- The infrastructural support under public-private partnership, Mizizi Africa Homes CEO says will encourage developers to put up more affordable housing units.
- The CEO proposes an arrangement where the government can sell land to private developers at subsidised rates
Mizizi Africa Homes wants the government to avail land to private developers to accelerate efforts of bridging the country’s housing deficit.
The infrastructural support under public-private partnership, Mizizi Africa Homes CEO, George Mburu said will encourage developers to put up more affordable housing units and help the government meet its ambitious target of 500,000 by 2022.
“Government alone cannot fix the housing deficit on its own. To accelerate development of affordable housing units, the government can offer infrastructural support in the form of availing land for putting up the housing units,” said Mburu.
Kenya has a deficit of 2 million houses, every year Kenya needs approximately 200,000 housing units.
“The country is in urgent need of many housing units as the current deficit continues to grow. We need to find a lasting solution and this can only be through public-private partnerships,” said Mburu.
The Mizizi Africa CEO proposes an arrangement where the government can sell land to private developers at subsidised rates or offers flexible payment models with long tenure including settling costs at a later date.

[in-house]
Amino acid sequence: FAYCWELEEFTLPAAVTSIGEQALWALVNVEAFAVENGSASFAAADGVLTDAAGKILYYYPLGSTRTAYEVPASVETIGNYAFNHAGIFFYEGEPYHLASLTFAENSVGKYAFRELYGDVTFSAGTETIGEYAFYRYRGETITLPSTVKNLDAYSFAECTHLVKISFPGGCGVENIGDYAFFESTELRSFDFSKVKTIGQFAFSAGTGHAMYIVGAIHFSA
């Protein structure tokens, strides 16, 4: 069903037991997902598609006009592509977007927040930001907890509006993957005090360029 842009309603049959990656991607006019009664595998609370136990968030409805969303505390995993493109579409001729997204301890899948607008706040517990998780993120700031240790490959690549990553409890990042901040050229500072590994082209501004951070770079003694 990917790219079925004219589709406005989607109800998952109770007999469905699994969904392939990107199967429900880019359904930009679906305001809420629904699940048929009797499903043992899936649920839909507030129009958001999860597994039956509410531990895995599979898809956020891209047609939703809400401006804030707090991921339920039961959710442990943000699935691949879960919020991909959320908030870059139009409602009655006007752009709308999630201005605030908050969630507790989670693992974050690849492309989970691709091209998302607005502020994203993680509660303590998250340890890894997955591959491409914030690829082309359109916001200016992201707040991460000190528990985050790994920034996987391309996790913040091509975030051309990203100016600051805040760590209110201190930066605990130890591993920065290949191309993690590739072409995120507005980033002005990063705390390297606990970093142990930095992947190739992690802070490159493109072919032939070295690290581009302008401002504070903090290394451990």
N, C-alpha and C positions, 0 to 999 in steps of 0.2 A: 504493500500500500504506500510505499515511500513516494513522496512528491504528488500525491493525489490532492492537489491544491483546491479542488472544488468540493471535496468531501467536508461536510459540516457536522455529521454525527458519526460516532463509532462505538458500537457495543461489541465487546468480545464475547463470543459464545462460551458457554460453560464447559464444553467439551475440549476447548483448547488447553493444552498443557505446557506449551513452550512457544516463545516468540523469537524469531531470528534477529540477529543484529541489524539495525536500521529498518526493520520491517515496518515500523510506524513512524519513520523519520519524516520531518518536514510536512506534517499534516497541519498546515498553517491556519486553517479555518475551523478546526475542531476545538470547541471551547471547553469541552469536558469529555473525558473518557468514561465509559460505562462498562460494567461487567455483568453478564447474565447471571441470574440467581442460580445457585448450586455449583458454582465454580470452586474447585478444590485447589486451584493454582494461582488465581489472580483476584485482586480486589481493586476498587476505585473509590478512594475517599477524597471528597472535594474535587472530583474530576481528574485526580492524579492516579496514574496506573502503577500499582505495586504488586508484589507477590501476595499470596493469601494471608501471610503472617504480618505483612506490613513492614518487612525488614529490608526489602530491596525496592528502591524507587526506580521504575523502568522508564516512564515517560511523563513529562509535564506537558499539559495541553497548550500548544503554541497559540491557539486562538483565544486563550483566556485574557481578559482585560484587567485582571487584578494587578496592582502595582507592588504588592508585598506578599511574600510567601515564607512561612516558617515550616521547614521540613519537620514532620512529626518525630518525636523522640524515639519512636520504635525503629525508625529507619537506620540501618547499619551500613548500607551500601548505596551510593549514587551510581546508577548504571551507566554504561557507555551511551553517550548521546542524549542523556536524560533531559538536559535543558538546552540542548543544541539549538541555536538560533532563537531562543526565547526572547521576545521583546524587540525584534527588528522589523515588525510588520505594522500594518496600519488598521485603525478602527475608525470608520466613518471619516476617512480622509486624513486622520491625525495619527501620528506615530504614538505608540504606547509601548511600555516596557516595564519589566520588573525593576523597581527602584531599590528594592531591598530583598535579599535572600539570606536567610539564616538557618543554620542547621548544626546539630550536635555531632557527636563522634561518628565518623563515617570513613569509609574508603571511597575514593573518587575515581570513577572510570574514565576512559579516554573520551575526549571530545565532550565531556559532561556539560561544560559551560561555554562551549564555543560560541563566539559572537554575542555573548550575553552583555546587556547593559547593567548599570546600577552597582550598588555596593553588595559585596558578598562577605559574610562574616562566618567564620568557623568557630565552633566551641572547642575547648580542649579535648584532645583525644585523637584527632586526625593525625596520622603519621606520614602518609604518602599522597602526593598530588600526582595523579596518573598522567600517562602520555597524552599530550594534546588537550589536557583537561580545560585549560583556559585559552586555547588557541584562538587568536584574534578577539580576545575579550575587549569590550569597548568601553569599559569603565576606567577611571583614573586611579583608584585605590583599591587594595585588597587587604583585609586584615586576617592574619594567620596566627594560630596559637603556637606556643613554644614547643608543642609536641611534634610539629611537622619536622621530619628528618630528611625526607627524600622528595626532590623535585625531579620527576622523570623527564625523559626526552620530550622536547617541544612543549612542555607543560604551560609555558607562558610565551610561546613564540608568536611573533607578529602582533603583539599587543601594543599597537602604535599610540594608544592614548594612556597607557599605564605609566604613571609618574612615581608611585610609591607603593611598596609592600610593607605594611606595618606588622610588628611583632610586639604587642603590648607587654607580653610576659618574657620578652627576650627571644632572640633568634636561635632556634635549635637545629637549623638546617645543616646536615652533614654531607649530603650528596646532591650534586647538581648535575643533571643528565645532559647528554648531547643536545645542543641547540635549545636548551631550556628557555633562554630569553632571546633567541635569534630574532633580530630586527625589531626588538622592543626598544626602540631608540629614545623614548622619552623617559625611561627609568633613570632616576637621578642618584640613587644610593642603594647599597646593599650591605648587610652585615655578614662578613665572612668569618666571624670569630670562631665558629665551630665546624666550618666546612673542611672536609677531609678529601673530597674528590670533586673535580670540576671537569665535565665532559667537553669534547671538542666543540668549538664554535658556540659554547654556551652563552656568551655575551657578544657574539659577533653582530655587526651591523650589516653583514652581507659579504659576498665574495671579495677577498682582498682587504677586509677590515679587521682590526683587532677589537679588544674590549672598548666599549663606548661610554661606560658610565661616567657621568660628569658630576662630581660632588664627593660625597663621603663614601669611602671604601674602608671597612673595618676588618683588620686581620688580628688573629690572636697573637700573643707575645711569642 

The government can also accelerate the pace of other necessary approvals.
“This will allow us to significantly increase the number of units we churn out from 100 to 1,000,” he said.
Cost of purchasing land takes about 30 per cent of the total project cost.
Taking this out would translate to 30 per cent savings that can be passed on to customers in the form of affordable houses.
The Kenyan government's affordable housing initiative is part of President Uhuru's big four agenda.
It provides an opportunity for property developers to diversify, as the commercial and high-end residential property markets cool down due to oversupply and constrained consumer spending.
The initiative is, however, hampered by a lack of funding and court cases against a national housing development levy.